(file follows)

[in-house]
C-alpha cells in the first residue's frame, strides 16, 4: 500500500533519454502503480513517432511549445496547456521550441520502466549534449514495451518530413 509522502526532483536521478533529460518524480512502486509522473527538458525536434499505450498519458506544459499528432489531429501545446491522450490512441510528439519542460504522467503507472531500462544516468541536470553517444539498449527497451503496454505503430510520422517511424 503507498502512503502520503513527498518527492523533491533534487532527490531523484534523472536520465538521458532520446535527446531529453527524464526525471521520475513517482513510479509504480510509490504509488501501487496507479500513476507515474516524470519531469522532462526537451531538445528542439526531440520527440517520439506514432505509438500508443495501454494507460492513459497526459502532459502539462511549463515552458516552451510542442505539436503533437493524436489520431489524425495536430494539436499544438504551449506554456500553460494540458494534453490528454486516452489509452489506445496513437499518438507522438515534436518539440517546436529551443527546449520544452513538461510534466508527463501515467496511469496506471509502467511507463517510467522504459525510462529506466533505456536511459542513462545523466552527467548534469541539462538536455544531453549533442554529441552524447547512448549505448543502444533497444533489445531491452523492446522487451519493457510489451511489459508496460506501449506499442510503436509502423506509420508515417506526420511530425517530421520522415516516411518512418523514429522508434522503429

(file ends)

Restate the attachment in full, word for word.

[in-house]
C-alpha cells in the first residue's frame, strides 16, 4: 500500500533519454502503480513517432511549445496547456521550441520502466549534449514495451518530413 509522502526532483536521478533529460518524480512502486509522473527538458525536434499505450498519458506544459499528432489531429501545446491522450490512441510528439519542460504522467503507472531500462544516468541536470553517444539498449527497451503496454505503430510520422517511424 503507498502512503502520503513527498518527492523533491533534487532527490531523484534523472536520465538521458532520446535527446531529453527524464526525471521520475513517482513510479509504480510509490504509488501501487496507479500513476507515474516524470519531469522532462526537451531538445528542439526531440520527440517520439506514432505509438500508443495501454494507460492513459497526459502532459502539462511549463515552458516552451510542442505539436503533437493524436489520431489524425495536430494539436499544438504551449506554456500553460494540458494534453490528454486516452489509452489506445496513437499518438507522438515534436518539440517546436529551443527546449520544452513538461510534466508527463501515467496511469496506471509502467511507463517510467522504459525510462529506466533505456536511459542513462545523466552527467548534469541539462538536455544531453549533442554529441552524447547512448549505448543502444533497444533489445531491452523492446522487451519493457510489451511489459508496460506501449506499442510503436509502423506509420508515417506526420511530425517530421520522415516516411518512418523514429522508434522503429